Banks and nonfinancial entities have similar financial statements, but a few key differences due to the nature of their businesses. Banks operate on storing customer deposits and lending money out from those deposits. As such, they earn income from the difference between the interest they earn on lending and the cost of storing customer deposits. This fundamental difference in operations results in the difference of a bank's financial statements from those of nonfinancial entities.

Balance Sheet Basics

One of the fundamentals of accounting is that assets equal liabilities plus equity. Banks and nonfinancial entities have these items in common, but they start to differ from there. A nonfinancial company may have working capital, intangible assets, accounts payable, research and design, whereas a bank would not have these items but instead have deposits, loans, and property.

Furthermore, banks are held to many regulatory requirements, which alter the nature of their balance sheet. Banks are meant to keep reserve requirements; a percentage of their deposits that are unencumbered overnight. The Federal Reserve sets the amount of reserve requirements. Banks with deposits over $127.5 million have to maintain a reserve of 10% while banks with reserves between $16.9 million and $127.5 million have to maintain reserves of 3%.

After the financial recession of 2008, the Basel Committee enacted the Basel III accords, an update to certain regulatory capital requirements that banks must meet to protect against shocks in the economy and reduce the amount of risk that banks take on. The accords stipulate minimum capital requirements, leverage ratios, and liquidity requirements that banks must meet.

Given these items, a simplified bank's balance sheet may look something like this:

Bank Balance Sheet
Assets
- Cash
- Purchased Securities
- Customer Loans
- Central Bank Deposits
 
Liabilities
- Customer Deposits
- Securities Sold
- Debt
 
Equity
- Stockholder's Equity

Assets and Liabilities

Loans to customers are considered assets because this is the core method in which a bank earns money. They store customer deposits, sometimes paying out a small interest rate, and then lend out a percentage of those deposits to other customers in the form of loans, charging a higher interest rate. The spread on the interest rates is where a bank earns revenue. Conversely, under liabilities, the customer deposits are not owned by the bank and have to be paid out to the customers upon request.

Purchased securities refer to the securities banks acquire in their trading business. These securities are assets and expected to increase in value, if they decrease in value, they may become trading liabilities.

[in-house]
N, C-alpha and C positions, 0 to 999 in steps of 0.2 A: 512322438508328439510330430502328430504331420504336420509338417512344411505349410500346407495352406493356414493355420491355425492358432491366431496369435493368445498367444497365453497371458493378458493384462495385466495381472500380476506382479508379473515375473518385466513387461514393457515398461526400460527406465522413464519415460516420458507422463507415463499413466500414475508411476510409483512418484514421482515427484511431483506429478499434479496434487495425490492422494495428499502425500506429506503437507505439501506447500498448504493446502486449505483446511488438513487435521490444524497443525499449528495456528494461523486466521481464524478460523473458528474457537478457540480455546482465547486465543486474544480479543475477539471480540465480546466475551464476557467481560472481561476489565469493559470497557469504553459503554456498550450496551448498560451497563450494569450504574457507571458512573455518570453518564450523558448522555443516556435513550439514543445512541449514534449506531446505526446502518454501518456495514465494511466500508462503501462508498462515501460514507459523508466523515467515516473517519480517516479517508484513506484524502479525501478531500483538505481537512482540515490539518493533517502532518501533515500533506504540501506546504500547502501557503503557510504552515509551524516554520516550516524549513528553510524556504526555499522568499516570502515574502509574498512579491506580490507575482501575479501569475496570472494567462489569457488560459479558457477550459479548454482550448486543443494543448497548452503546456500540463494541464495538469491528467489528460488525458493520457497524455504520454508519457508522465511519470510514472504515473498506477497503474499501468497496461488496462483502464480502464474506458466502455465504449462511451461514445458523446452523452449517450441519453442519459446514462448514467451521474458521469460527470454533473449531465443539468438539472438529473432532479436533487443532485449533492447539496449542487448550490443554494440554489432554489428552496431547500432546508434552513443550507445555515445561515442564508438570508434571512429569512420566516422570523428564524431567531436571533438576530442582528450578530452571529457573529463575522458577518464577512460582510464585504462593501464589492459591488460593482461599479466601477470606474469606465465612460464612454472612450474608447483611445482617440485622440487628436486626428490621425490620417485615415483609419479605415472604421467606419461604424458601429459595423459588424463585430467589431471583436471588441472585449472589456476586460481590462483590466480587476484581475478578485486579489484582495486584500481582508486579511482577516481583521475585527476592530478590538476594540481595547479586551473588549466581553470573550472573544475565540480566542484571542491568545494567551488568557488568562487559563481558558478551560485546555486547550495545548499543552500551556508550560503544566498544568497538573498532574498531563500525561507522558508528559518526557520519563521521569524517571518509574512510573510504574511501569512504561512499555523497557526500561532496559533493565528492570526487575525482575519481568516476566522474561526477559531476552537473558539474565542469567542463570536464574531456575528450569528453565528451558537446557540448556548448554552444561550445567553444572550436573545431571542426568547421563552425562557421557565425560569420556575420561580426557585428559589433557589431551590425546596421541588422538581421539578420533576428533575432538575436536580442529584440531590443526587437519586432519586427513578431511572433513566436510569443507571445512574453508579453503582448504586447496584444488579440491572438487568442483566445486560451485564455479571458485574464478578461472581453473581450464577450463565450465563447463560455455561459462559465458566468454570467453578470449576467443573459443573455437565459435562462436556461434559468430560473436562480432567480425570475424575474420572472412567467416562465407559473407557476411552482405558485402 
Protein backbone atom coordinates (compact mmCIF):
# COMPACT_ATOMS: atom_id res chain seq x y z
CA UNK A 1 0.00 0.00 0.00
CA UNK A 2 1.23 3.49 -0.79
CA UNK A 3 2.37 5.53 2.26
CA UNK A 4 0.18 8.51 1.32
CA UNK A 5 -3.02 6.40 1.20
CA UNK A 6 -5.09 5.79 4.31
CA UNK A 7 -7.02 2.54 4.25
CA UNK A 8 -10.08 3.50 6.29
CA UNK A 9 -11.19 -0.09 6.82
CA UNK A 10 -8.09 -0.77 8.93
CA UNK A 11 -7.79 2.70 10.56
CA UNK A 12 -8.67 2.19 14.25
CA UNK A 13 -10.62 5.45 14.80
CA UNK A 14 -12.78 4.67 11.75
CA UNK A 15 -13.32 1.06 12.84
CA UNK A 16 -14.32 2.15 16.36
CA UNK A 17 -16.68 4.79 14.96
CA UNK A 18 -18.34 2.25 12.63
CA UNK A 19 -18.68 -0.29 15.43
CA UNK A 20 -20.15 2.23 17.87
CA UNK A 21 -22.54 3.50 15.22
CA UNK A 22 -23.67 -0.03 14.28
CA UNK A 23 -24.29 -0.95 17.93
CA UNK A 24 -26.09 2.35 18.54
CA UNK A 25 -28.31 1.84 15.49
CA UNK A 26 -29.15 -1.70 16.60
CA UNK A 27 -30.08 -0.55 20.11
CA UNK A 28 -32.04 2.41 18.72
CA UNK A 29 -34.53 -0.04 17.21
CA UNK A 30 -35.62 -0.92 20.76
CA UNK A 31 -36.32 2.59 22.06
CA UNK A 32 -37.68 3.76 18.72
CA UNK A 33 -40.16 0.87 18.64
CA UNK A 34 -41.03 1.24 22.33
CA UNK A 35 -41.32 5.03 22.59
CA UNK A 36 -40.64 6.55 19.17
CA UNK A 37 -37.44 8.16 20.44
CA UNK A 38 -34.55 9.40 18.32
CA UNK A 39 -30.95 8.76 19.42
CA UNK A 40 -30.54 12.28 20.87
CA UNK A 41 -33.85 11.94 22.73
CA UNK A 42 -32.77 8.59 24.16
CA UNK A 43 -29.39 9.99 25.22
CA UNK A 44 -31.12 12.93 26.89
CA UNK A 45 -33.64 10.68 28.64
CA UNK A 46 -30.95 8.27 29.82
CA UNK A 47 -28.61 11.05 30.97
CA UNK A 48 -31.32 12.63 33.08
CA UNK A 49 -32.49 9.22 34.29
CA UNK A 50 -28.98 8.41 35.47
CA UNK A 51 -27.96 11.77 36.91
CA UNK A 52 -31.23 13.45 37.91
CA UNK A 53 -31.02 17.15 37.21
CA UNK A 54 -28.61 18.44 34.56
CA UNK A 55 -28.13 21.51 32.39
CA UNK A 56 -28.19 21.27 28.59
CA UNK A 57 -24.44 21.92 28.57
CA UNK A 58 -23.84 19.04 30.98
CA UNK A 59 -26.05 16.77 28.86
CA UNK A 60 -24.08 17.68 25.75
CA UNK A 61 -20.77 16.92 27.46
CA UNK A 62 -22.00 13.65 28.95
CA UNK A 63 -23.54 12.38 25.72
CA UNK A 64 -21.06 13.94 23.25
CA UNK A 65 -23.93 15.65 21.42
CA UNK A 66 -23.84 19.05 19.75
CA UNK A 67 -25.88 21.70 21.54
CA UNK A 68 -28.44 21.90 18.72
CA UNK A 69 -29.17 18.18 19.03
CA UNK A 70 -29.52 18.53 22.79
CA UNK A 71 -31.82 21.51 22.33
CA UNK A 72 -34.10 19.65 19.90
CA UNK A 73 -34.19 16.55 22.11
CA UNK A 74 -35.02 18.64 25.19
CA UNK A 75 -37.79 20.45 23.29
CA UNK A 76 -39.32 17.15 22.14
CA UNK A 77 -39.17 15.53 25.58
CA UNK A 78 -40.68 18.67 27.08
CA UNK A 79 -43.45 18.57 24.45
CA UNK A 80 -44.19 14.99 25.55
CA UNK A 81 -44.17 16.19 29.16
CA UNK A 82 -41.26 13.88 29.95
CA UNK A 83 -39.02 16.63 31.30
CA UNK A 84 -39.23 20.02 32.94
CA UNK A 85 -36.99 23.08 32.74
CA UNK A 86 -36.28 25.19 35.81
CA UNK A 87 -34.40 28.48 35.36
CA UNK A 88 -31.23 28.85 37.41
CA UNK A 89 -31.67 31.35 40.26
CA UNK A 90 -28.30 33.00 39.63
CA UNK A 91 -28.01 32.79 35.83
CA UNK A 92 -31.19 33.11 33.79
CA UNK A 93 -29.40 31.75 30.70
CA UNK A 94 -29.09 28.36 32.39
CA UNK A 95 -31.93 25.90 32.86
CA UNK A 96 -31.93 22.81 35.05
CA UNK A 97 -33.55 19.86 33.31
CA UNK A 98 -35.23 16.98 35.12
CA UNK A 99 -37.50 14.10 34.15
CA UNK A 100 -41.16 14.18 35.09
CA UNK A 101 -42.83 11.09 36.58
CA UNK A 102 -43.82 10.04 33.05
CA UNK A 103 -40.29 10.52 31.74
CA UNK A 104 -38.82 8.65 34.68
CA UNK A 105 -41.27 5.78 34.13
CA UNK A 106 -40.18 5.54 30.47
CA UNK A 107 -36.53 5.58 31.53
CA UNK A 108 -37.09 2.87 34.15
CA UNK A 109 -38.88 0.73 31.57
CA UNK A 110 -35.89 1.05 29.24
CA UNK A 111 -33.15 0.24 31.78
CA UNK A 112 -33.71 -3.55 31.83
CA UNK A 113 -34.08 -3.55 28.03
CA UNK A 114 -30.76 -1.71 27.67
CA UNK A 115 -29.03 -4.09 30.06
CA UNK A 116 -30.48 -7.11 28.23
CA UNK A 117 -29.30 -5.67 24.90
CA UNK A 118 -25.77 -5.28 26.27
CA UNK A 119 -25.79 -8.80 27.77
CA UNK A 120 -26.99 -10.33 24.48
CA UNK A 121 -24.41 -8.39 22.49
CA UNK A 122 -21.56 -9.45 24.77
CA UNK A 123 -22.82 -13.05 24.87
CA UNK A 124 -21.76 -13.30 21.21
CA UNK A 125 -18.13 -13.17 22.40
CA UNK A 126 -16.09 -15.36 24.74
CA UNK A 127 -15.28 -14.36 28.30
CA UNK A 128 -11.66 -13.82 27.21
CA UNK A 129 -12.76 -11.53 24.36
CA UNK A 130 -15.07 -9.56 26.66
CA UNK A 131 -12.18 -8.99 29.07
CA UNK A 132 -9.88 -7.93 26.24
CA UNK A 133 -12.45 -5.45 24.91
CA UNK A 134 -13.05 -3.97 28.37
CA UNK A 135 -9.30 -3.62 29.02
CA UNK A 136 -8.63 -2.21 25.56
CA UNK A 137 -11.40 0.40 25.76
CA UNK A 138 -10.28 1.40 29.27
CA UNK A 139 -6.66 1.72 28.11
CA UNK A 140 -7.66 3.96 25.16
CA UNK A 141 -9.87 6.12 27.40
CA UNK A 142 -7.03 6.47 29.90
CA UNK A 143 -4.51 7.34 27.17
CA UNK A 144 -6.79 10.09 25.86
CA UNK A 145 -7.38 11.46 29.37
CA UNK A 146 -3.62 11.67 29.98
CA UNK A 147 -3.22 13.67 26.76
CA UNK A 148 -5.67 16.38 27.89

The central bank deposits line item shows the amount banks store in extra funds and/or the capital that is required by law for reserve requirements. These deposits are the bank's property.

Income Statement

A bank's income statement contains two general categories: interest income and non-interest income. Interest income, as discussed prior, is the money earned from lending out customer deposits and the interest earned on the financing. Non-interest income encompasses all the other business activities that a bank engages in. These may include credit card fees, underwriting fees, fees from overdrawn accounts, transaction fees, and any other non-interest income that a bank earns.

A bank's income statement will also include interest expense, which is the expense related to storing customer deposits, which would be deducted from interest related revenue. Another important item on a bank's income statement is the "provisions" line item. Provisions relate to loans that have defaulted and will not be paid. This will be found in the income statement usually as "loan loss provision."

Risks to Banks

Every company has to deal with risks in its operations. Depending on the type of business, the industry, and the economic environment, risks will be different for each company. For a bank, two of the most important risks it has to deal with are interest rate risk and credit risk.

Interest Rate Risk

As mentioned, banks earn interest on the deposits they lend out as loans. The amount a bank earns as revenue depends on how much interest it can charge. Depending on the current economic environment, the interest rate environment can be beneficial or detrimental to a bank's profits. In high-interest rate environments, banks earn more on their loans whereas in low-interest rate environments, they will earn less.

The interest rate environment can also impact non-interest earning areas of a bank's business. In a high-interest rate environment, consumers may not wish to purchase homes as they would be paying higher rates of interest on their mortgage. As such, demands for mortgages will decrease and any non-interest income, such as mortgage-related fees, will decrease as well.

Credit Risk

Credit risk arises when a bank makes a loan to an individual or company. The risk is that the borrower may default and not be able to pay the loan back. Banks perform a thorough analysis of a borrower before making a loan to mitigate credit risk, yet, unforeseen defaults still occur. A default results in losses for a bank, though they do set aside reserves to meet these losses.

The Bottom Line

Banks operate differently than nonfinancial companies. They have contrasting business models, goals, revenue sources, and risks. These differences are reflected on their financial statements, mainly on their balance sheet and income statement. Understanding these line items is important in analyzing the performance of a bank and its risk management capabilities.